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Child mortality patterns in rural Tanzania : an observational study on the impact of malaria control interventions

Alba, Sandra and Nathan, Rose and Schulze, Alexander and Mshinda, Hassan and Lengeler, Christian. (2014) Child mortality patterns in rural Tanzania : an observational study on the impact of malaria control interventions. International journal of epidemiology : official journal of the international epidemiological association, Vol. 43, H. 1. pp. 204-215.

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Official URL: http://edoc.unibas.ch/dok/A6243416

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Abstract

Between 1997 and 2009, a number of key malaria control interventions were implemented in the Kilombero and Ulanga Districts in south central Tanzania to increase insecticide-treated nets (ITN) coverage and improve access to effective malaria treatment. In this study we estimated the contribution of these interventions to observed decreases in child mortality.; The local Health and Demographic Surveillance Site (HDSS) provided monthly estimates of child mortality rates (age 1 to 5 years) expressed as cases per 1000 person-years (c/1000py) between 1997 and 2009. We conducted a time series analysis of child mortality rates and explored the contribution of rainfall and household food security. We used Poisson regression with linear and segmented effects to explore the impact of malaria control interventions on mortality.; Child mortality rates decreased by 42.5% from 14.6 c/1000py in 1997 to 8.4 c/1000py in 2009. Analyses revealed the complexity of child mortality patterns and a strong association with rainfall and food security. All malaria control interventions were associated with decreases in child mortality, accounting for the effect of rainfall and food security.; Reaching the fourth Millenium Development Goal will require the contribution of many health interventions, as well as more general improvements in socio-environmental and nutritional conditions. Distinguishing between the effects of these multiple factors is difficult and represents a major challenge in assessing the effect of routine interventions. However, this study suggests that credible estimates can be obtained when high-quality data on the most important factors are available over a sufficiently long time period.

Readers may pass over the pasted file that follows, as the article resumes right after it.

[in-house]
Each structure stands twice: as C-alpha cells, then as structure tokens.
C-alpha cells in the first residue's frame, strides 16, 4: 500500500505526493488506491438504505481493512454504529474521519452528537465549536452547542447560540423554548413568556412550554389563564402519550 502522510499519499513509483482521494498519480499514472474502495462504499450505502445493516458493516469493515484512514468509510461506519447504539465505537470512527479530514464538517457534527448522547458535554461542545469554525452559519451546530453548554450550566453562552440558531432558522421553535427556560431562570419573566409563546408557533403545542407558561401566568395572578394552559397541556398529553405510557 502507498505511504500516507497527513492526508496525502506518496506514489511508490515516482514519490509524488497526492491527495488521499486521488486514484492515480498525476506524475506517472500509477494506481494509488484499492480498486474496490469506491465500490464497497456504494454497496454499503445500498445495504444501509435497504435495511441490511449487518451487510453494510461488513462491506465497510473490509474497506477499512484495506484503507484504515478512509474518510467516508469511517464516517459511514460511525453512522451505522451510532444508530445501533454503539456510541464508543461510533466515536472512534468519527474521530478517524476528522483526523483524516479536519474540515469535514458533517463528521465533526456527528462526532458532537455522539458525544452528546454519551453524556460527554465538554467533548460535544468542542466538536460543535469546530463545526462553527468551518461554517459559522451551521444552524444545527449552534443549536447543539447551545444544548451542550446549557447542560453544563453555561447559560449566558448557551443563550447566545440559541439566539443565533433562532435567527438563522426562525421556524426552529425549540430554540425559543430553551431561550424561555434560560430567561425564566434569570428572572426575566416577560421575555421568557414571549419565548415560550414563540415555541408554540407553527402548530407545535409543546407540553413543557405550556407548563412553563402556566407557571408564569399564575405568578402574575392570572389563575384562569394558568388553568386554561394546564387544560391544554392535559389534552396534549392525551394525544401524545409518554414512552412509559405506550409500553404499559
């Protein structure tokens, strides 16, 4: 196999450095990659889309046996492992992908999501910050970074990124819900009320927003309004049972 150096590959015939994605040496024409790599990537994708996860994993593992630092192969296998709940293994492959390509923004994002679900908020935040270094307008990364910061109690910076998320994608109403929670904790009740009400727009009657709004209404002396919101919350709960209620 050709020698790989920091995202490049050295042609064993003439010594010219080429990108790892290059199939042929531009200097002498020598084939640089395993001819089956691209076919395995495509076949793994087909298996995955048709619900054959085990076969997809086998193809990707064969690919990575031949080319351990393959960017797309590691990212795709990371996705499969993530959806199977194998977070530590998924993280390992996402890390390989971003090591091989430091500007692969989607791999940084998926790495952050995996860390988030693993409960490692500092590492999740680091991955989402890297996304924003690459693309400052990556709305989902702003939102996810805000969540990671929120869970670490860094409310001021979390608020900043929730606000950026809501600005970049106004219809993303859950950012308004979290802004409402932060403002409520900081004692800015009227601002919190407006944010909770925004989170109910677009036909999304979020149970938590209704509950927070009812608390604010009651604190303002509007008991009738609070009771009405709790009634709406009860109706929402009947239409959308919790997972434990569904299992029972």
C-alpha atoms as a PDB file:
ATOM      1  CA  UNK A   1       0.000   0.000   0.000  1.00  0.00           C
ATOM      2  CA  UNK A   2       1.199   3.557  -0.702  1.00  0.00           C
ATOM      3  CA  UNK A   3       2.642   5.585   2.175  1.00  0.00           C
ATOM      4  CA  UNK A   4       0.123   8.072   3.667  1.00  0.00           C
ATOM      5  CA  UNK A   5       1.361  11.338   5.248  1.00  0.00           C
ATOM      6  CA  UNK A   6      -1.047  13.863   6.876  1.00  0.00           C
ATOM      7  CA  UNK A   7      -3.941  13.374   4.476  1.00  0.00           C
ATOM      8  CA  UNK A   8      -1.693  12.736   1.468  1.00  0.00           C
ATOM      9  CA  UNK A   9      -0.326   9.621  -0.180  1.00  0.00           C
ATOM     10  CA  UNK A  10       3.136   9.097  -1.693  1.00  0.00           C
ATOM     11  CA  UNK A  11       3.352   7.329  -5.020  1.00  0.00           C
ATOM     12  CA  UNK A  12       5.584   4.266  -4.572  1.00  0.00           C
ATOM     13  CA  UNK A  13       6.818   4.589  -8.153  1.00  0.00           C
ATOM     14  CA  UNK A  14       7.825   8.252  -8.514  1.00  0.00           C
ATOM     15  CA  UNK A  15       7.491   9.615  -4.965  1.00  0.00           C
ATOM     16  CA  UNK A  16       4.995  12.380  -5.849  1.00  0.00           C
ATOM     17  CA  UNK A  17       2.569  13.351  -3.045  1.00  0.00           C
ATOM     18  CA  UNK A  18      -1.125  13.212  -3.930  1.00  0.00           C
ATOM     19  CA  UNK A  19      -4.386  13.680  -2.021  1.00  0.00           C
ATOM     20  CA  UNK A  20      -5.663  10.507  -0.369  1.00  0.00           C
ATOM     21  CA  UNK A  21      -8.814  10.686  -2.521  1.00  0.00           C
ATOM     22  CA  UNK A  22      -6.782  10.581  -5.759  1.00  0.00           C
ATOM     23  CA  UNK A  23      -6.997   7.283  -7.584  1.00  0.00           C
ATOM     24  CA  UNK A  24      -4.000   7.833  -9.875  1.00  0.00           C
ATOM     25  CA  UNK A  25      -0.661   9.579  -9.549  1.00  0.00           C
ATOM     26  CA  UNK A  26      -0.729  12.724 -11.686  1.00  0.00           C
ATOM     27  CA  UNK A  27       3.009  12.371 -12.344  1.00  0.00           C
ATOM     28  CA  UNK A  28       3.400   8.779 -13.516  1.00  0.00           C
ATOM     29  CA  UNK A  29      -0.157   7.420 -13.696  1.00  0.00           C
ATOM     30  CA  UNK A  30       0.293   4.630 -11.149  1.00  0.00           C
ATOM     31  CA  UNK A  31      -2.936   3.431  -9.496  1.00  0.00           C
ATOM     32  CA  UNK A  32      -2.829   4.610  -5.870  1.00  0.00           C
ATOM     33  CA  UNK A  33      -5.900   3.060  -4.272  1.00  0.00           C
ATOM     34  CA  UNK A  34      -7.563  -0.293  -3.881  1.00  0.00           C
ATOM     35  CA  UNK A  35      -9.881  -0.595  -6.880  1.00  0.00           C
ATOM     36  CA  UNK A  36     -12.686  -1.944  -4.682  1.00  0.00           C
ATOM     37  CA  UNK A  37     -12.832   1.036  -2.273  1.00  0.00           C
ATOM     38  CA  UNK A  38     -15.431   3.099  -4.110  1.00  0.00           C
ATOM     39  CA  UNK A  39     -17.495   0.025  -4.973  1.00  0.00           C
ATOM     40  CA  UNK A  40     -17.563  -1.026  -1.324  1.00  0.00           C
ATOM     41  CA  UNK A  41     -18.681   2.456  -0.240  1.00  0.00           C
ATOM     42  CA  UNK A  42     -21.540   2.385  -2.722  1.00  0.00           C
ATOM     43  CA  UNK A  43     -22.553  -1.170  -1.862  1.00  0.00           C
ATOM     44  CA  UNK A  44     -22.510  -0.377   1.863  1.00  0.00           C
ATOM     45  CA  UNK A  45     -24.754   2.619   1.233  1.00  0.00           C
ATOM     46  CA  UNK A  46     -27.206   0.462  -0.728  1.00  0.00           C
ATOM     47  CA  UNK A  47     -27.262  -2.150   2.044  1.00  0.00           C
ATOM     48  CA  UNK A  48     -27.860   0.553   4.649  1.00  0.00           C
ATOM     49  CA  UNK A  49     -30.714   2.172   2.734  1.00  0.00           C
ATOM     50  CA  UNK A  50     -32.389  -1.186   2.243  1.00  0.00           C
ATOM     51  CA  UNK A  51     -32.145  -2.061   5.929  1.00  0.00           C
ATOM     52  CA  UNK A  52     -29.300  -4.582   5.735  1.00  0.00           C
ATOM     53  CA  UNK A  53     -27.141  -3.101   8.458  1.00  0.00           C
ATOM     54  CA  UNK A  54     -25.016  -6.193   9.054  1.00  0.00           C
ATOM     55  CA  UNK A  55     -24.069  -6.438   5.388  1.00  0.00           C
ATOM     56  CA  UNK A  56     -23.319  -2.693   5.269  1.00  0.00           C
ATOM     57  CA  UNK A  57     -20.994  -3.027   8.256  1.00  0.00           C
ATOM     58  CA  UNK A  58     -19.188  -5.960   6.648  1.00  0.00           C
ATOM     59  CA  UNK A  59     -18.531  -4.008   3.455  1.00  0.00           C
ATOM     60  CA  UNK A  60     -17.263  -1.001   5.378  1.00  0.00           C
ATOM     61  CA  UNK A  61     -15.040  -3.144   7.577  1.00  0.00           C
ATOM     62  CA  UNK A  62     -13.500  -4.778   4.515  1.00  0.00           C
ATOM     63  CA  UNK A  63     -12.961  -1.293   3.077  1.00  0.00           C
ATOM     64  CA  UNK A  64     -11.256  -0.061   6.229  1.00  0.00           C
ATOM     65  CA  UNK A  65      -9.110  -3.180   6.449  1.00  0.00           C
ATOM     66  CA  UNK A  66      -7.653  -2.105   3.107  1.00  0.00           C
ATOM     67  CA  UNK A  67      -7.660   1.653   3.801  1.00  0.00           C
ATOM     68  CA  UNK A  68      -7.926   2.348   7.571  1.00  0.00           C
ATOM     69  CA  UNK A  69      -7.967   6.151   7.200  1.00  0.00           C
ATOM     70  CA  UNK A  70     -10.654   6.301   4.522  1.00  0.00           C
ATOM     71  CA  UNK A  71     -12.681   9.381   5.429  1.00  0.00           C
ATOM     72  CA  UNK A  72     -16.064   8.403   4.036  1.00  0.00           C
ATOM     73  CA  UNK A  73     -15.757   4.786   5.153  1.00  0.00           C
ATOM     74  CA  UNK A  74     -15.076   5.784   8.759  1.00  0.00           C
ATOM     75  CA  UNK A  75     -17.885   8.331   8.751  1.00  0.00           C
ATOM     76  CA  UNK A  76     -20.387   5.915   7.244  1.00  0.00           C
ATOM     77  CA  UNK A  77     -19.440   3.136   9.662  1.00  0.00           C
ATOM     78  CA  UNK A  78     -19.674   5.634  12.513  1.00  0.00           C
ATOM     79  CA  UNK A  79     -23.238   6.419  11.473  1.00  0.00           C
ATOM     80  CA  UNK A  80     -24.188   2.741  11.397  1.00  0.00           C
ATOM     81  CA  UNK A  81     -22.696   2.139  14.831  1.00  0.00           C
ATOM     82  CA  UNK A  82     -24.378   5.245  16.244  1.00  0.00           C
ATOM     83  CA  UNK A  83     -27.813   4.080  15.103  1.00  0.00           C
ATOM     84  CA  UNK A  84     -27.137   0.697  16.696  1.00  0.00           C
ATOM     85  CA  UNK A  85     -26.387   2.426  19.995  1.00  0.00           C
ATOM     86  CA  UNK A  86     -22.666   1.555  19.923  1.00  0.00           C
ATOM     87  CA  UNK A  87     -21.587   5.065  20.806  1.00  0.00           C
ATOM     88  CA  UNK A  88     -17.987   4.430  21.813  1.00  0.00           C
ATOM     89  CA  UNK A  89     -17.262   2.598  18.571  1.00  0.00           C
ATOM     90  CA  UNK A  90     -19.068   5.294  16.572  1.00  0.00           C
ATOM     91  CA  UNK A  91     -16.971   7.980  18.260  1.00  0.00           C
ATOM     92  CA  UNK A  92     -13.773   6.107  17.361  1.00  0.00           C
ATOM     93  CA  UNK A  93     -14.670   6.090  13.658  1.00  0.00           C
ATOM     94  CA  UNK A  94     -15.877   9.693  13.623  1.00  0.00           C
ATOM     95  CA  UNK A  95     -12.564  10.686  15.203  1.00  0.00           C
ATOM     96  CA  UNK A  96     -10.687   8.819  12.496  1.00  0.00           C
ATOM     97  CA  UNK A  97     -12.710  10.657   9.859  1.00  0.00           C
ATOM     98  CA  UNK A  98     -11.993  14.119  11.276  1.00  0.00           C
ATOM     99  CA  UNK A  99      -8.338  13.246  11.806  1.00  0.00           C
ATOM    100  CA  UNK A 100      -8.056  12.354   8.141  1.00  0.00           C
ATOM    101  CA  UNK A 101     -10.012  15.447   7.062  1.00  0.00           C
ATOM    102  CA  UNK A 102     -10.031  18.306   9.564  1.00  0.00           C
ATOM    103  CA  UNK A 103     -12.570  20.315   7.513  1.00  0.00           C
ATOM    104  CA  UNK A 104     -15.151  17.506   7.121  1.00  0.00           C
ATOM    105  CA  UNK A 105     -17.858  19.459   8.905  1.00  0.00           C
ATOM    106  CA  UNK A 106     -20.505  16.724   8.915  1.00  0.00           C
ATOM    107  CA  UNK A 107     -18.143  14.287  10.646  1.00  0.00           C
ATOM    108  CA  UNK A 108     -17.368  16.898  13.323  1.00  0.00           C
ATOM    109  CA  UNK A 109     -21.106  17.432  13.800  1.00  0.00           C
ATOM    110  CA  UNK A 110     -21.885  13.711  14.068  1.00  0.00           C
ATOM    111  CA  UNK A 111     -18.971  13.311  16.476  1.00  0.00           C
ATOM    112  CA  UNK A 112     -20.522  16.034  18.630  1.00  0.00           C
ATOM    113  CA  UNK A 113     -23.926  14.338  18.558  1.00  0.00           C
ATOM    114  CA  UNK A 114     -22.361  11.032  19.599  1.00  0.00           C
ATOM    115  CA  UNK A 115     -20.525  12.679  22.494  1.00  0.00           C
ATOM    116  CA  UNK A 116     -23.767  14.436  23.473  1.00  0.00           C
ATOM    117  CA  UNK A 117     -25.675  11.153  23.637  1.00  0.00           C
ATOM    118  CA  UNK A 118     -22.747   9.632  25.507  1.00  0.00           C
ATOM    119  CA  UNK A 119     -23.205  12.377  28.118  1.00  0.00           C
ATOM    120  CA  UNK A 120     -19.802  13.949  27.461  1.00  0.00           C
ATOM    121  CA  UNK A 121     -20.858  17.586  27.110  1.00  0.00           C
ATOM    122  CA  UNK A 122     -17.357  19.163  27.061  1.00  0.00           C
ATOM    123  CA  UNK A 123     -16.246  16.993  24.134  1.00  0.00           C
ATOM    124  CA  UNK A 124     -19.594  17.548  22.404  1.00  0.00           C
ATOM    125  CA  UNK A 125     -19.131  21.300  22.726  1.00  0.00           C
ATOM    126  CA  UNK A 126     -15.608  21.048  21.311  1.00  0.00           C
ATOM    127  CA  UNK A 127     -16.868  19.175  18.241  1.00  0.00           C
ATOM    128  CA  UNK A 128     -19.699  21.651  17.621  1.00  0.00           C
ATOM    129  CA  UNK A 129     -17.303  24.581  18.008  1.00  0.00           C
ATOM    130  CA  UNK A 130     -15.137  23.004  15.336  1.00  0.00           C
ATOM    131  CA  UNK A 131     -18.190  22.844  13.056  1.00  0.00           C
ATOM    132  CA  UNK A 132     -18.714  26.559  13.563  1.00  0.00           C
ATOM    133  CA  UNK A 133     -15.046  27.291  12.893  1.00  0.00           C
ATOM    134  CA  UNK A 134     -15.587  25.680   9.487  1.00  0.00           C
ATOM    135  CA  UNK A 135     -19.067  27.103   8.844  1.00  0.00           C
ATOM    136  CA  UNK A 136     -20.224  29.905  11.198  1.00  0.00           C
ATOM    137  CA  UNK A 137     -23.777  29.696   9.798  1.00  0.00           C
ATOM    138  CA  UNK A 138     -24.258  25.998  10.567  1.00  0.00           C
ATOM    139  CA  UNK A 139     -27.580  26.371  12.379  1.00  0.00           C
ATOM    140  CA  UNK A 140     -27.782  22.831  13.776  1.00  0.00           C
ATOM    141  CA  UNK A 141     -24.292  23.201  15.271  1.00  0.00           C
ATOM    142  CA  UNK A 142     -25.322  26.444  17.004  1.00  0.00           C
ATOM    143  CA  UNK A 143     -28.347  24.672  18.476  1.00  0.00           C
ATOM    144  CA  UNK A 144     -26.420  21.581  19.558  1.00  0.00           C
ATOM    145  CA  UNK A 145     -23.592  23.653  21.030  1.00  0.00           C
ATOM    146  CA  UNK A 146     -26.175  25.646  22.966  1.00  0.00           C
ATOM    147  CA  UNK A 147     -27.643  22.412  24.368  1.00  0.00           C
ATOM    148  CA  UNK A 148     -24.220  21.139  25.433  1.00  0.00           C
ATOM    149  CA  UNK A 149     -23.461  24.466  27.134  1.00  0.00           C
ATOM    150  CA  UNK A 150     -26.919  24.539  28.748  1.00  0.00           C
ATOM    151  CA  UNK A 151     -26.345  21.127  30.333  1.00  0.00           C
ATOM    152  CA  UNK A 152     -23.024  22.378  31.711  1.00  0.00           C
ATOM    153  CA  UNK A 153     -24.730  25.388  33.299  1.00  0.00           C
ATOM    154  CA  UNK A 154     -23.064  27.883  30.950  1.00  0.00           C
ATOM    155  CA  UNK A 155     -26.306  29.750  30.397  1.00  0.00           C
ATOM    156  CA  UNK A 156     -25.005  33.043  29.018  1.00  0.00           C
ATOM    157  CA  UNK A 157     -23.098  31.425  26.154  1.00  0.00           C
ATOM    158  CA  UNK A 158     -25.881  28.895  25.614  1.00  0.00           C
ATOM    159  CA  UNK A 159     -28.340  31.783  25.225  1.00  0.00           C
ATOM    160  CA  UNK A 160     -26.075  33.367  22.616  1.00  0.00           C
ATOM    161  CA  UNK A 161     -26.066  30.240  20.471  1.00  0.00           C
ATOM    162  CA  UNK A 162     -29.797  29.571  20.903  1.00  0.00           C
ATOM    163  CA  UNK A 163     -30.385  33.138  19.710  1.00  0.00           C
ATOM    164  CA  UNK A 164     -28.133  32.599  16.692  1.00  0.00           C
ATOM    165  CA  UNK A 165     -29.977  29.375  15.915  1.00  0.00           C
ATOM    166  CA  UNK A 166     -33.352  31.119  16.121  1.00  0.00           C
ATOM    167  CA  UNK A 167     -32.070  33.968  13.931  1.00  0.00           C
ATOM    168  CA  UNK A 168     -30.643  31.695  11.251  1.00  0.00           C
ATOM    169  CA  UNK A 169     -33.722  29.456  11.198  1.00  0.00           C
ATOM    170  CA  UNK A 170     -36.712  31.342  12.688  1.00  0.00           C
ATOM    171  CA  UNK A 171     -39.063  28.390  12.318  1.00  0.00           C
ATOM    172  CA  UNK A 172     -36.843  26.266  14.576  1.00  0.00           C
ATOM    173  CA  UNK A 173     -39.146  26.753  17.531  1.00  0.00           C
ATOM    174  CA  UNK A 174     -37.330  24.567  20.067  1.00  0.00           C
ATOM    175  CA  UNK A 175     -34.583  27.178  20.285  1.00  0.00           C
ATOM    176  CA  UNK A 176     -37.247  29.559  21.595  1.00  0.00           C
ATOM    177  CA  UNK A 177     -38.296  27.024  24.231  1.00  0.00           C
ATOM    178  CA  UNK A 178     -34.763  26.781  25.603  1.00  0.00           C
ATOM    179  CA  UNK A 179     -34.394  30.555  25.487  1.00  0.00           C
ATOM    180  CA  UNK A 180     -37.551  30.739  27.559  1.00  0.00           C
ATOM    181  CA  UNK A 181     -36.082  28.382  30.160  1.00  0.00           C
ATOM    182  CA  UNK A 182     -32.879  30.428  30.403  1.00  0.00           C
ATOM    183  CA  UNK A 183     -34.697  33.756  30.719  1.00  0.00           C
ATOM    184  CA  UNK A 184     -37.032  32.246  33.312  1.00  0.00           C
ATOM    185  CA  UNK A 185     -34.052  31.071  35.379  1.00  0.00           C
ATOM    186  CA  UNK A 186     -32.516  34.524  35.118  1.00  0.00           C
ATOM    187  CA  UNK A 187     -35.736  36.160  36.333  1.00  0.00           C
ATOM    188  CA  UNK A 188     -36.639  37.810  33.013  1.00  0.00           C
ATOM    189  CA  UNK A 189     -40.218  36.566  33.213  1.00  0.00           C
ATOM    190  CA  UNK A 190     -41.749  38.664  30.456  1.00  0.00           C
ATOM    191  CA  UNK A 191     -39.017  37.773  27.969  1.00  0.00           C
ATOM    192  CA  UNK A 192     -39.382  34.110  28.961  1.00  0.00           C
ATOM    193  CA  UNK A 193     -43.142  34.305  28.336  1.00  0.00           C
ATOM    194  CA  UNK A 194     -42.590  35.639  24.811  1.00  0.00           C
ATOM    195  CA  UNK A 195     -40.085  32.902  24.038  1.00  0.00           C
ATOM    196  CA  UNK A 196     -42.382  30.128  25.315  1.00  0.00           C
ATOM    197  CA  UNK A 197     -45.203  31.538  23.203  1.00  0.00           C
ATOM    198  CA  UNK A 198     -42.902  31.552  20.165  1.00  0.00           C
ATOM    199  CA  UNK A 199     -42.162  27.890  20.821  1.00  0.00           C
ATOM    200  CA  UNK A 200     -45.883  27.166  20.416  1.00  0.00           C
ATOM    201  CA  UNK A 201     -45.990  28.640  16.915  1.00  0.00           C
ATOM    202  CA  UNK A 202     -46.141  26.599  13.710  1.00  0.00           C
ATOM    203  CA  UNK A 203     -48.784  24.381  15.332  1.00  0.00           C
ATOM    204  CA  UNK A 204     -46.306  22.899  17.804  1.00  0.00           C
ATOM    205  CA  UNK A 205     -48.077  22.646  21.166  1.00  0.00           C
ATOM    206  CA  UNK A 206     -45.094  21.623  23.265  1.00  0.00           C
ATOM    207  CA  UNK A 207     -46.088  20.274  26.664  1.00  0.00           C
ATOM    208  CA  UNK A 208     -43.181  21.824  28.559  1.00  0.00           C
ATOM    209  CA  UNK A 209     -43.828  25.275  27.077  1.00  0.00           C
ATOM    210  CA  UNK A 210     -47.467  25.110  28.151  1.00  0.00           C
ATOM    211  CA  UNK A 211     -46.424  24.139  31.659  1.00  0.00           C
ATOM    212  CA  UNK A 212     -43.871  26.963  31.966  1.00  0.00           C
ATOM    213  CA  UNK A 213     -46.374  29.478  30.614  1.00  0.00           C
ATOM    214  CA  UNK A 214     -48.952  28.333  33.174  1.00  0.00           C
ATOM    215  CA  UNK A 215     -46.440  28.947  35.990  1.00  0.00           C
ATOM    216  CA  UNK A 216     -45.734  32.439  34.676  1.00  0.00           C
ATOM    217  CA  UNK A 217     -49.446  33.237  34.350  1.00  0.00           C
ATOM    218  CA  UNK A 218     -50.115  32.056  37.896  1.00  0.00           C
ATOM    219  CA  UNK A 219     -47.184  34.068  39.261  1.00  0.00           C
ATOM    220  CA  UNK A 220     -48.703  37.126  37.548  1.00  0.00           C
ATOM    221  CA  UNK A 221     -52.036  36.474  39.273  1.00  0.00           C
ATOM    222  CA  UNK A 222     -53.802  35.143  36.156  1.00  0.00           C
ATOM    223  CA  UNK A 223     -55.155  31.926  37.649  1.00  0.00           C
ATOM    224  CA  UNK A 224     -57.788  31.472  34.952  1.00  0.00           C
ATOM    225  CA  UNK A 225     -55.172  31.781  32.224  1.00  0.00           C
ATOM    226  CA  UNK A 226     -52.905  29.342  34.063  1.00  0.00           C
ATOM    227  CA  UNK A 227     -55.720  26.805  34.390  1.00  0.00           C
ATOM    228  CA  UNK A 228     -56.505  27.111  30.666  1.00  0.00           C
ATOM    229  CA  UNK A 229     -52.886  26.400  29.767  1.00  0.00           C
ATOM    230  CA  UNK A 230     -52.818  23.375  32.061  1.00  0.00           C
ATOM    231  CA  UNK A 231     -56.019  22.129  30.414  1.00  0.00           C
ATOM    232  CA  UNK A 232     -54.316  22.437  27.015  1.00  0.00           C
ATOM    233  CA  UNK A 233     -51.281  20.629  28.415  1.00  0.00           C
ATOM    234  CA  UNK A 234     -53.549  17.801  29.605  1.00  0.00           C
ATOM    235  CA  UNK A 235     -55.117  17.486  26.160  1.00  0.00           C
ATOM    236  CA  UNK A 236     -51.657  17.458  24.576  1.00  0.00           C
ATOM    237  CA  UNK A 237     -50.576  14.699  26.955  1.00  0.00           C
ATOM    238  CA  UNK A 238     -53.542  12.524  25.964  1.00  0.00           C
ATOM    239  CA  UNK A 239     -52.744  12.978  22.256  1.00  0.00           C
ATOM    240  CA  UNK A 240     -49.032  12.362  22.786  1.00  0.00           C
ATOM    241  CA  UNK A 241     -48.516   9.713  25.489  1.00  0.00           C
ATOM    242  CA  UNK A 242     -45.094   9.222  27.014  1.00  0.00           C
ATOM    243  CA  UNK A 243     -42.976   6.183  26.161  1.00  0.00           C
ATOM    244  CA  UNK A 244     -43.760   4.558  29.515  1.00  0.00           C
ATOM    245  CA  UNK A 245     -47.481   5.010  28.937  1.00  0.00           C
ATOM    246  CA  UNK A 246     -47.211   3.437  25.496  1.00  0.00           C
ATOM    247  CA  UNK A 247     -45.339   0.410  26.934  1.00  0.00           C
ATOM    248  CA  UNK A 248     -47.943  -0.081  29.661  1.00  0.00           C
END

Faculties and Departments:09 Associated Institutions > Swiss Tropical and Public Health Institute (Swiss TPH)
09 Associated Institutions > Swiss Tropical and Public Health Institute (Swiss TPH) > Department of Epidemiology and Public Health (EPH) > Health Interventions > Malaria Interventions (Lengeler)
UniBasel Contributors:Lengeler, Christian
Item Type:Article, refereed
Article Subtype:Research Article
Bibsysno:Link to catalogue
Publisher:Oxford University Press
ISSN:0300-5771
Note:Publication type according to Uni Basel Research Database: Journal article
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Last Modified:15 Aug 2014 07:16
Deposited On:15 Aug 2014 07:16

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